New Bowler

Want to learn to bowl?   Then sign up to a Coaching Session

The club will supply bowls and other equipment and one of our coaches will show you the basics. You only need to wear a flat pair of shoes or come along to one of our Monday Clubs where all are welcome.

Bowls is more than just a game and Farnborough Bowling Club organises various social events during the year.

The club house has excellent changing rooms and a bar which is very welcome after a game to quench your thirst, exchange stories, put the world to right or just relax.
More information can be found on the FAQ page.

Follow the links below for some additional information.

Bowls Etiquette

Some External Links

A Brief History of Bowls

So, where did it all begin? There are various theories. One is that it all started back in the Stone Age where it has been suggested rounded rocks were thrown at a peg. Another theory is that it started in China or Egypt about 3000 BC! Although, again, in those cases, it was throwing round stones at a target. The Romans played Bocci, similar to the French Boules, played on various surfaces, but not on grass.
The modern game of bowls, as we see it now, is more likely to have started in England around the 11th or 12th century. In fact the oldest bowling green in the world is at Southampton (Old) Bowling Green which has been in existence since 1299! So bowls all started just down the road from us at Farnborough!
In the late 15th century, Henry VIII was not happy that the serfs were spending too much time playing bowls and not doing their daily tasks, so he banned it, unless played on private greens and paying him £100 for a licence. Needless to say not many serfs had £100, so it may have taken a backward step for a while, although it has been suggested that most people ignored the ban anyway.  Bias on bowls was introduced in 1522, by the Duke of Suffolk. It seems his bowl broke in half, but with a flat edge he could make it curve round other bowls. Sneaky!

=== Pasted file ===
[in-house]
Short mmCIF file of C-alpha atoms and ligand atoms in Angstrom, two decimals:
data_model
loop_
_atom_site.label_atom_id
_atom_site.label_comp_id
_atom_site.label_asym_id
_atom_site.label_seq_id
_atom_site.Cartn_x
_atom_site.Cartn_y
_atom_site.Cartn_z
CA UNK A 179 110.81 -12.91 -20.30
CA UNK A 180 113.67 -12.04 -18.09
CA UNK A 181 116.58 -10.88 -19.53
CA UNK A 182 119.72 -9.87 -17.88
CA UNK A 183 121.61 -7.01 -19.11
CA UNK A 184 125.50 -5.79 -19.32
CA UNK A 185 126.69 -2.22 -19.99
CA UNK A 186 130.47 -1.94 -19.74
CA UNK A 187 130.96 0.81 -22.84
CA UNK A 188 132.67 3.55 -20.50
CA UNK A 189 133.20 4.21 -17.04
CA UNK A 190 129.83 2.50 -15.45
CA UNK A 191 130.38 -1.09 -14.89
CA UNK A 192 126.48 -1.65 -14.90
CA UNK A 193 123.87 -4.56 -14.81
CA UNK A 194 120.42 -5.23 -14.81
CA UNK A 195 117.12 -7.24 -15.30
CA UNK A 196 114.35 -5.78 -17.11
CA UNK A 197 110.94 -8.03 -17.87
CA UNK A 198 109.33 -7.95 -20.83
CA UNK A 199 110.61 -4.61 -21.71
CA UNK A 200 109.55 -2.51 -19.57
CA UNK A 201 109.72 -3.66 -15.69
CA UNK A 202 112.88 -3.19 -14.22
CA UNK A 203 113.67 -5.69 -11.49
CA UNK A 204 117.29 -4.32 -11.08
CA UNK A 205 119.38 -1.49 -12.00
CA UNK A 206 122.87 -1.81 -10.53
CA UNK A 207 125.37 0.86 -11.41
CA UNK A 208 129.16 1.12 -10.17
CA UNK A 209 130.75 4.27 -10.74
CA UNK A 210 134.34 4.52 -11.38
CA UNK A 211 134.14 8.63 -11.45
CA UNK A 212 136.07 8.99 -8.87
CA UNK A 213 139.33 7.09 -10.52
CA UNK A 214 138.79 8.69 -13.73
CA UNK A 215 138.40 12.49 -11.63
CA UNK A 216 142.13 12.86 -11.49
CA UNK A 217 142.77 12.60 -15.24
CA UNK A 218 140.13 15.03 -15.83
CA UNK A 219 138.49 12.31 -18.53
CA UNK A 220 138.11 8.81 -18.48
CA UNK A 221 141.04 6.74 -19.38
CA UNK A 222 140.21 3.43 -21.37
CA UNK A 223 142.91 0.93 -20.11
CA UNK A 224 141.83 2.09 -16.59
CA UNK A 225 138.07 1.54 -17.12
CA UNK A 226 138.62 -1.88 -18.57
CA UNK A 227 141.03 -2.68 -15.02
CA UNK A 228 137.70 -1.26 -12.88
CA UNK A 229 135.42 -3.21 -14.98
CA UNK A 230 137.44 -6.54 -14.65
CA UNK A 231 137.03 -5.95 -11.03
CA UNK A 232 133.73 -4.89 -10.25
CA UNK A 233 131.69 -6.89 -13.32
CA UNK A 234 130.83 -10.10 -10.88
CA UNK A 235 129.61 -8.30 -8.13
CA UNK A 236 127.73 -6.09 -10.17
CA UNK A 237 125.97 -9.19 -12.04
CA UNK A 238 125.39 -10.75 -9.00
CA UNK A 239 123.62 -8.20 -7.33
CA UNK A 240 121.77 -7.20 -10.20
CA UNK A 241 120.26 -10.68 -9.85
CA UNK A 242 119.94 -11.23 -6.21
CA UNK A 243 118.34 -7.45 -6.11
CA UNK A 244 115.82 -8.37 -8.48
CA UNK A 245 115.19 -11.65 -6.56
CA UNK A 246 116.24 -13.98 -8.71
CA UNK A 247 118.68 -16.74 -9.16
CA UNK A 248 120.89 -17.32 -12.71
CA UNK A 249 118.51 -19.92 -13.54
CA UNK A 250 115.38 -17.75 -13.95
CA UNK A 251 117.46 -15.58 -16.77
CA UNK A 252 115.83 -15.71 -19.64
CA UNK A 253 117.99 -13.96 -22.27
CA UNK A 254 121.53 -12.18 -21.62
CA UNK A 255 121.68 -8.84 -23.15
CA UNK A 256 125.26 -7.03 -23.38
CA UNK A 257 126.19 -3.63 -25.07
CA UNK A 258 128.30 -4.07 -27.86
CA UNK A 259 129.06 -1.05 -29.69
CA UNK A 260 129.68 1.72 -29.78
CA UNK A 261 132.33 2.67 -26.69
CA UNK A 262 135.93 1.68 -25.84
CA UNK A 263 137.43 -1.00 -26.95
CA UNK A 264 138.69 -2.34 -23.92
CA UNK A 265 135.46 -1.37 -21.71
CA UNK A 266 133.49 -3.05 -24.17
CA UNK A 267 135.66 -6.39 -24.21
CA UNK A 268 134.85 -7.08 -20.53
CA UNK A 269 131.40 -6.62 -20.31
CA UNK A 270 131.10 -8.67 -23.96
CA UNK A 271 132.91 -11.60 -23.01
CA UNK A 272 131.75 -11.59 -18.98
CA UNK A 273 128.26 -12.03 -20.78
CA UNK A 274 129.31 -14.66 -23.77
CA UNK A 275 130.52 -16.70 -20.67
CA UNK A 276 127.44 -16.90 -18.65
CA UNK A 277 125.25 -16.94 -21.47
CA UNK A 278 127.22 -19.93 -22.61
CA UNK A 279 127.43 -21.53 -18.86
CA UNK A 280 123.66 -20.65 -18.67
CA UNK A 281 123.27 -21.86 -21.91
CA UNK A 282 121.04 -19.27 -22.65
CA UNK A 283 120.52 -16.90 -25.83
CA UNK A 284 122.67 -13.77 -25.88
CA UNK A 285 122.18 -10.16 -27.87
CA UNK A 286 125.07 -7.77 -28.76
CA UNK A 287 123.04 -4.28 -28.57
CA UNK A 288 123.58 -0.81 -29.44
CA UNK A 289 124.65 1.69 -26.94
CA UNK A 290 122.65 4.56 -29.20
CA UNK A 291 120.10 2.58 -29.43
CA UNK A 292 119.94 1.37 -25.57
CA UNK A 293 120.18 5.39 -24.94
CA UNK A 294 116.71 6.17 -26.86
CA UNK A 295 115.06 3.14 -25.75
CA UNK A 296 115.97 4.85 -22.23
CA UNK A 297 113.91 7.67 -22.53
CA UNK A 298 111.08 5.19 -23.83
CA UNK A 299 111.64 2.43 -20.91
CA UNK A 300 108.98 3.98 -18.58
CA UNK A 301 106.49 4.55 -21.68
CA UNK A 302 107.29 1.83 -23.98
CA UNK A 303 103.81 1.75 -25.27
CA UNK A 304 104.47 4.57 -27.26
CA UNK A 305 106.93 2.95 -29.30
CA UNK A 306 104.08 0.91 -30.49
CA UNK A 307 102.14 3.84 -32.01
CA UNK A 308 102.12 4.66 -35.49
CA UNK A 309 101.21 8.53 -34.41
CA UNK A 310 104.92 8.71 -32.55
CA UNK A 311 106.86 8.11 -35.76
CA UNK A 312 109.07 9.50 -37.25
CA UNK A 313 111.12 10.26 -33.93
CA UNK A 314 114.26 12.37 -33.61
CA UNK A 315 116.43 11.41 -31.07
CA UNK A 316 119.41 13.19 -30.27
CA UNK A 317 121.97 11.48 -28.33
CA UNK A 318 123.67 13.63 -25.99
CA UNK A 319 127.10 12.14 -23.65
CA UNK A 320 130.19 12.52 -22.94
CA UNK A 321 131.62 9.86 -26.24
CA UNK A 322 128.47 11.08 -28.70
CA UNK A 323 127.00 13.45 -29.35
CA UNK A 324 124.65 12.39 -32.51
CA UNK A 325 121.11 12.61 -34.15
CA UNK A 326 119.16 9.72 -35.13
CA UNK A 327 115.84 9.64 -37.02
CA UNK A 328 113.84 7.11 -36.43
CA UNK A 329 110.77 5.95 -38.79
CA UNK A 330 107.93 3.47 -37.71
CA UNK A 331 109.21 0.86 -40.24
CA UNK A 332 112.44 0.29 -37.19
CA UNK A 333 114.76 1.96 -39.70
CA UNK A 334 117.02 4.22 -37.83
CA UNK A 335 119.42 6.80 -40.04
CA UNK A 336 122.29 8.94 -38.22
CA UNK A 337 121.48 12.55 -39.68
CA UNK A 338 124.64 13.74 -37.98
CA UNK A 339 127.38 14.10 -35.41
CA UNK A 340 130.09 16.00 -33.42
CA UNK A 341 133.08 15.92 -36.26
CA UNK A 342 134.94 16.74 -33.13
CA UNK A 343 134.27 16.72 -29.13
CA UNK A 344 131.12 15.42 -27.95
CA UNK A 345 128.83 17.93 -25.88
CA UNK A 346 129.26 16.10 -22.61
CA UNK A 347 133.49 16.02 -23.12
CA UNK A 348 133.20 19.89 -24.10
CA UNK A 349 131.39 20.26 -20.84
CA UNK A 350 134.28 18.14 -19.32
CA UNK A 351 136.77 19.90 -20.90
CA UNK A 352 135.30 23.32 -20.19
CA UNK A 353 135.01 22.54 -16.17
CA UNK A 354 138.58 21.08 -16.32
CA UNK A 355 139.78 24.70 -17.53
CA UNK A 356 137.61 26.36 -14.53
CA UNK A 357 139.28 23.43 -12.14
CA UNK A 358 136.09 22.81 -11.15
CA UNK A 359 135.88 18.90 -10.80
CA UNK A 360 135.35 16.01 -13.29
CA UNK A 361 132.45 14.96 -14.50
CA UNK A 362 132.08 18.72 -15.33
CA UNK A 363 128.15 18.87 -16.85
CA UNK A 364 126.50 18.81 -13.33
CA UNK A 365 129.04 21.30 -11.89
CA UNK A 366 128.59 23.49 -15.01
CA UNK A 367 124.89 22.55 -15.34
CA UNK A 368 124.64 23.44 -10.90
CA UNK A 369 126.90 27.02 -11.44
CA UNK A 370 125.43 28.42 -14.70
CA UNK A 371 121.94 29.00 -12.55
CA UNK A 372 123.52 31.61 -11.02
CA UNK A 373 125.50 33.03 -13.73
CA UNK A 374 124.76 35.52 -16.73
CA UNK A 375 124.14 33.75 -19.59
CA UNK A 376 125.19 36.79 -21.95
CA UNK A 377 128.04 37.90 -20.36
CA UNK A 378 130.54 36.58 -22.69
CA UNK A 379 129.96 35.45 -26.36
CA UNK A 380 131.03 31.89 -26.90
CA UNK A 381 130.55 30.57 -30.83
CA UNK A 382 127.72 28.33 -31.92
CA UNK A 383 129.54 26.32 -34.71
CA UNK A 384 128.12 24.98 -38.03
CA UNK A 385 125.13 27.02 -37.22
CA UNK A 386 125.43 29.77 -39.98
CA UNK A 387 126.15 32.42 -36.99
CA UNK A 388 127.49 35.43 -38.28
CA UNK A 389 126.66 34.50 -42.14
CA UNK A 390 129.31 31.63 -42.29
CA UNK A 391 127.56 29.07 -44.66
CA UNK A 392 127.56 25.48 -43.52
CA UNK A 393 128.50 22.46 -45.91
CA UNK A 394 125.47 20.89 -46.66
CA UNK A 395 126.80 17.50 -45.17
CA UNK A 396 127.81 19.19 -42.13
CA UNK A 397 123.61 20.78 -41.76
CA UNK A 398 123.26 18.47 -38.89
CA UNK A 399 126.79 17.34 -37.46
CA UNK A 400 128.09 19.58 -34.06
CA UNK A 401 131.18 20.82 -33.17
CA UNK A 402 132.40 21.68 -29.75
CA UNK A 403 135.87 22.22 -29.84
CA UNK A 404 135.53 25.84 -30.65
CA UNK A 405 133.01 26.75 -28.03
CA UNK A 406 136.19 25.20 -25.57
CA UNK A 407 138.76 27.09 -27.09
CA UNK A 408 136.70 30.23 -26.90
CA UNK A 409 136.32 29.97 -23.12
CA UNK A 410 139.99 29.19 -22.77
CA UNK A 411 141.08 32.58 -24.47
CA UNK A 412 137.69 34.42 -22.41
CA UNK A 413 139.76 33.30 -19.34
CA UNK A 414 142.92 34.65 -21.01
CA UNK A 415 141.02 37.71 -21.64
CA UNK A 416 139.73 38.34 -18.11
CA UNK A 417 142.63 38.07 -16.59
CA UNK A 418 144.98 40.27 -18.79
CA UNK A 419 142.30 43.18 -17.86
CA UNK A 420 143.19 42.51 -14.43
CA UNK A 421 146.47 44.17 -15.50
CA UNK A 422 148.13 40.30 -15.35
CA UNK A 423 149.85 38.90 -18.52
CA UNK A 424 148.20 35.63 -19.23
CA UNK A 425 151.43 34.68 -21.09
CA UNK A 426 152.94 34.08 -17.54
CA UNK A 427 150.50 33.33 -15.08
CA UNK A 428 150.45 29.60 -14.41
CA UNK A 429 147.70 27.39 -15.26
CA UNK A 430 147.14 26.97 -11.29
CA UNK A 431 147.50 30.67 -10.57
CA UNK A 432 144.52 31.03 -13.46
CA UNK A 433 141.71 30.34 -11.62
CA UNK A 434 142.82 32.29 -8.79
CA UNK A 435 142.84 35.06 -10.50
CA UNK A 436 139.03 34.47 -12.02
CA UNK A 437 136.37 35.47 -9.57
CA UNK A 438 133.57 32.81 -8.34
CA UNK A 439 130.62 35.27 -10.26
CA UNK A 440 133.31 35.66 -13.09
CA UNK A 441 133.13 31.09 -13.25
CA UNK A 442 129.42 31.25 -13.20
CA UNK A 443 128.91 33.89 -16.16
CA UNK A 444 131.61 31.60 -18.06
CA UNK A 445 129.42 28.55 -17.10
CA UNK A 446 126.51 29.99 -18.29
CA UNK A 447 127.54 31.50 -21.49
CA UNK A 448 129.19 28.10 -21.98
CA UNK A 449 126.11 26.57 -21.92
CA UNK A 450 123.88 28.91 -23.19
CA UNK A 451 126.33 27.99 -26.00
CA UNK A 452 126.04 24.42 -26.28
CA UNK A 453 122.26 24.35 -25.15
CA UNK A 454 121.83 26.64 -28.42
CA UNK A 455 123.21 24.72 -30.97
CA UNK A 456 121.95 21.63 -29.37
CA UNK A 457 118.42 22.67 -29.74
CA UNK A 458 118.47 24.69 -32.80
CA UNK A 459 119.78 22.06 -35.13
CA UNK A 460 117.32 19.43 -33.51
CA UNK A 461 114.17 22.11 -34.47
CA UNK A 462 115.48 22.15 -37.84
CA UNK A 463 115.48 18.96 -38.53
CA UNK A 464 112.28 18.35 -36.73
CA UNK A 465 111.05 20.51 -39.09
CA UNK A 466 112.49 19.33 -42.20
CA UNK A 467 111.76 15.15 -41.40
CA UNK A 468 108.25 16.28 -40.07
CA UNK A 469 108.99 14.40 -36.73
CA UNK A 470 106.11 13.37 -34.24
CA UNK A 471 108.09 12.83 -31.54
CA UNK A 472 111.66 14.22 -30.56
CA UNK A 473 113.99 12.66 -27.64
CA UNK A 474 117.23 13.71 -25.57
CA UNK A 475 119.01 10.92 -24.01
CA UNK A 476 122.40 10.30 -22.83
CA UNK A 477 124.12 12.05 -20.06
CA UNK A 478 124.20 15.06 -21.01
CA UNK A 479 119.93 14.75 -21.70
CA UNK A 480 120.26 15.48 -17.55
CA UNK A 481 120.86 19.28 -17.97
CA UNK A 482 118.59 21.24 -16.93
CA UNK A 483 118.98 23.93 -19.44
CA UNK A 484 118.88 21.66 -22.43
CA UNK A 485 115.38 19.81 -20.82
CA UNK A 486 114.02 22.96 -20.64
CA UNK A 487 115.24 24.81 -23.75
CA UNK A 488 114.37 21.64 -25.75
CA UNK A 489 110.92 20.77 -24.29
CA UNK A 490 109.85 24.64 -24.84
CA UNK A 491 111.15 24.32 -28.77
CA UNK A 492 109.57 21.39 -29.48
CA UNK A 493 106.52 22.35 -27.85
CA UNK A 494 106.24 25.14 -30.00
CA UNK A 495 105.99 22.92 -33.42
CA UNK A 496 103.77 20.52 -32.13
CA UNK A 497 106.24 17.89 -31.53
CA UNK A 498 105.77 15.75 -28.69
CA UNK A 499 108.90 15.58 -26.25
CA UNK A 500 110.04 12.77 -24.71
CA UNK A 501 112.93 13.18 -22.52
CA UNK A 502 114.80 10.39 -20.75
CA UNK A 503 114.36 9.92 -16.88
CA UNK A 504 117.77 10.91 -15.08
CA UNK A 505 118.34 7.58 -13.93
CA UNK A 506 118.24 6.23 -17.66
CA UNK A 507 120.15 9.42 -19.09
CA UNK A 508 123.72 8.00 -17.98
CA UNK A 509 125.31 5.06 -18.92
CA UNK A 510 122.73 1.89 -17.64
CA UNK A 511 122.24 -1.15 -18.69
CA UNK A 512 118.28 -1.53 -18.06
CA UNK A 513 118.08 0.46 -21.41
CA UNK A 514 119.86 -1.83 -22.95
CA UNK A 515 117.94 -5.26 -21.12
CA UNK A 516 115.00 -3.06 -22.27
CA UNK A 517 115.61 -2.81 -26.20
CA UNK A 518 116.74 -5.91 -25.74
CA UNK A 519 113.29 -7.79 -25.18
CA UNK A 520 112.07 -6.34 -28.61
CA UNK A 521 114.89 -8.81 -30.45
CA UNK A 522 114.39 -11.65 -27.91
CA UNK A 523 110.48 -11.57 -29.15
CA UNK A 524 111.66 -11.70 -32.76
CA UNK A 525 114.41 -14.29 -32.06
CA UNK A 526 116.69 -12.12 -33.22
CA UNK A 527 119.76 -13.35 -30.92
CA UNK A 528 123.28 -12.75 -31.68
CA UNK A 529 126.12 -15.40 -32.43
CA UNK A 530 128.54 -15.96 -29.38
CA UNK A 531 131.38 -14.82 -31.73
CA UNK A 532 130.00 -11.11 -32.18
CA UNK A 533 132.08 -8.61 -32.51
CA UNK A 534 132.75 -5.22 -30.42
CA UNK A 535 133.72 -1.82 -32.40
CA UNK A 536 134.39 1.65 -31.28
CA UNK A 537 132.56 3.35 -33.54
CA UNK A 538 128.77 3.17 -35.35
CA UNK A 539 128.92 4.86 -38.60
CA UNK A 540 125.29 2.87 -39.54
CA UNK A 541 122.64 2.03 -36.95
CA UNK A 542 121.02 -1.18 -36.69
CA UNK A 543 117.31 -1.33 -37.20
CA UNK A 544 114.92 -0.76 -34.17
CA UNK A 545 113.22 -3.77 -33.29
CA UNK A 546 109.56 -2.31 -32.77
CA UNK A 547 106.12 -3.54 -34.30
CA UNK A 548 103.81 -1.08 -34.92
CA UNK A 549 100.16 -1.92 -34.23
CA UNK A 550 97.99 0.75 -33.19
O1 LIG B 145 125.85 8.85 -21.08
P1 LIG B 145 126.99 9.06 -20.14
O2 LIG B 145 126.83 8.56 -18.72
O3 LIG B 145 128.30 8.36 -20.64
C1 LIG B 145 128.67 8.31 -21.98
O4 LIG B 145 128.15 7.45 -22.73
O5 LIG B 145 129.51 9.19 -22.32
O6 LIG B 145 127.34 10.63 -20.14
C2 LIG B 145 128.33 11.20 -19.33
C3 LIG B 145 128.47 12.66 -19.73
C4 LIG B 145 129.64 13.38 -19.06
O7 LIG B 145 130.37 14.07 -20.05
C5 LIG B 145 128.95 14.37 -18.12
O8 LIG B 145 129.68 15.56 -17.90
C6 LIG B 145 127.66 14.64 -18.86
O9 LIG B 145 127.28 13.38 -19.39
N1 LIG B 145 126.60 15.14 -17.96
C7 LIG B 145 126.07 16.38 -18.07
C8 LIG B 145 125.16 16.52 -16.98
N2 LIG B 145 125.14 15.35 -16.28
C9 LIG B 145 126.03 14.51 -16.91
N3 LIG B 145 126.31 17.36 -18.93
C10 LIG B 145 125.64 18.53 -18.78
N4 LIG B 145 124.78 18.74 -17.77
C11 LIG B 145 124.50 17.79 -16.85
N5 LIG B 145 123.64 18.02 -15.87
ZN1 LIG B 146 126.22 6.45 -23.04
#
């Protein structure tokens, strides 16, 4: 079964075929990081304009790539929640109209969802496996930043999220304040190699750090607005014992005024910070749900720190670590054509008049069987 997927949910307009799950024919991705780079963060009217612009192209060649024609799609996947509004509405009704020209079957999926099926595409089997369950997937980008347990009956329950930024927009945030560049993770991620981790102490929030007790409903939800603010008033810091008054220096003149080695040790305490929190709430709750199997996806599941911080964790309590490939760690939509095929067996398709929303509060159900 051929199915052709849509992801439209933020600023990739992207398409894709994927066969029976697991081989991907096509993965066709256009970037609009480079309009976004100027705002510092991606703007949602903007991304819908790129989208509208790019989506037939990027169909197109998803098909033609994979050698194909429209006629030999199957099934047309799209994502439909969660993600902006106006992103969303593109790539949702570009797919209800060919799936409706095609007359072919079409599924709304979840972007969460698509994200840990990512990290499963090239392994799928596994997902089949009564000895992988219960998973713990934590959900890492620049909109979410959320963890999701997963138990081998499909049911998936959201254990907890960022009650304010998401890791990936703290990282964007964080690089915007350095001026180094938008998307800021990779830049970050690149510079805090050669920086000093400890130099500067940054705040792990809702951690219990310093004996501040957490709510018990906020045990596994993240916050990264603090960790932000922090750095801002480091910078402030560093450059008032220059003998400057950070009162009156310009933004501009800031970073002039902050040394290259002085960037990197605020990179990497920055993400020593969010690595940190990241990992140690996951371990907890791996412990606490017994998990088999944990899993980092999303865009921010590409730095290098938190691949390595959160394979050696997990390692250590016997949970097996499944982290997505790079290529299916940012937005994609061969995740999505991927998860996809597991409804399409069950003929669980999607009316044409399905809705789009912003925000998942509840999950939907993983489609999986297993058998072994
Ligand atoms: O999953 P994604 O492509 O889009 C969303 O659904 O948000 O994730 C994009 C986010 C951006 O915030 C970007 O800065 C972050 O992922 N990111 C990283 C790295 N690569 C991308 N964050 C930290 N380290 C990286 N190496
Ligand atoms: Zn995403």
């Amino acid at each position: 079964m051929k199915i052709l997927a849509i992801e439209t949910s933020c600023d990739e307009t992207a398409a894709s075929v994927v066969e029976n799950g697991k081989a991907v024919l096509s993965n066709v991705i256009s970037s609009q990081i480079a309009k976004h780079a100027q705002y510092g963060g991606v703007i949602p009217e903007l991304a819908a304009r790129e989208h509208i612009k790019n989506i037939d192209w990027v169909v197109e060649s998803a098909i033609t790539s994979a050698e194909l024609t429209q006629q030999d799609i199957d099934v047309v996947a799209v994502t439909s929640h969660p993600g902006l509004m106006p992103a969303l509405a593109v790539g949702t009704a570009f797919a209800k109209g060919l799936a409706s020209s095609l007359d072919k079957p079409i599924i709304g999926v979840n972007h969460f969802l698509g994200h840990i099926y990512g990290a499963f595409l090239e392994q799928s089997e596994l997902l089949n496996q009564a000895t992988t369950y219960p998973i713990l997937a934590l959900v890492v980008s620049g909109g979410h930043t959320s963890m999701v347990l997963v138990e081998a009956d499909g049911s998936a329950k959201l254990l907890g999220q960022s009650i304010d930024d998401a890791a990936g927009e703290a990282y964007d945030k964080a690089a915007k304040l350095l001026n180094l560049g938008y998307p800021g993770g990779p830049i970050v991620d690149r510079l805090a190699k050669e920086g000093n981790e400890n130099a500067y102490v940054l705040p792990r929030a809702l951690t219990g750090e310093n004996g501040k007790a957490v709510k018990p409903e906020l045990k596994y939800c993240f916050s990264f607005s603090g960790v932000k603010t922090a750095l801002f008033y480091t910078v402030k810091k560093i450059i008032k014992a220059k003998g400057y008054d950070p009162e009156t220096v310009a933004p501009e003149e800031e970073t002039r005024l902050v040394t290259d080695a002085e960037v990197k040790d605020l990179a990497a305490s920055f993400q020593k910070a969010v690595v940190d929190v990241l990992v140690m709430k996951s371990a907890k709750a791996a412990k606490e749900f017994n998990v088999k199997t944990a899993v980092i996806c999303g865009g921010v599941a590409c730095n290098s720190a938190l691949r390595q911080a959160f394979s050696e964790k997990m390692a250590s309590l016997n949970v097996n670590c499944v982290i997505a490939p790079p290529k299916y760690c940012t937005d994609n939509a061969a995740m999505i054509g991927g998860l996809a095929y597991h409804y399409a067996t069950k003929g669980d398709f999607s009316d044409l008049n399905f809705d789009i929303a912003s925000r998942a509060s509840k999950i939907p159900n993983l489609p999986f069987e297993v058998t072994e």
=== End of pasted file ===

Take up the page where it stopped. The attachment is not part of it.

The most famous game in history was of course the one Francis Drake was playing on Plymouth Hoe on July 18th 1588 when the Spanish Armada was spotted sailing up the English Channel. He decided to continue playing his game saying the immortal words “We still have time to finish the game and to thrash the Spaniards too.”  And he did. He lost the game of bowls mind.
The jack got its name from a smaller version of a bowl, Jack-bowl early in 17th century. About the same time King James I encouraged the game, so things were looking up.
The first laws of the game came from a meeting in Glasgow in 1848. Various clubs from around Britain attended and the laws were drawn up by W.W. Mitchell. The Scottish Bowling Association was formed in 1892, the English Bowling Association being formed in 1903 who had Dr W.G. Grace as its first president.
Bowls started to spread around the globe. The International Bowling Board was formed in 1905 made up of England, Scotland, Ireland and Wales, but soon Australia, USA, Canada and New Zealand also joined.
In England, a large number of bowling clubs were formed after the First World War, and more after World War Two. Farnborough Bowling Club itself was formed in 1947 by local residents on what had been the site of a disused refuse tip.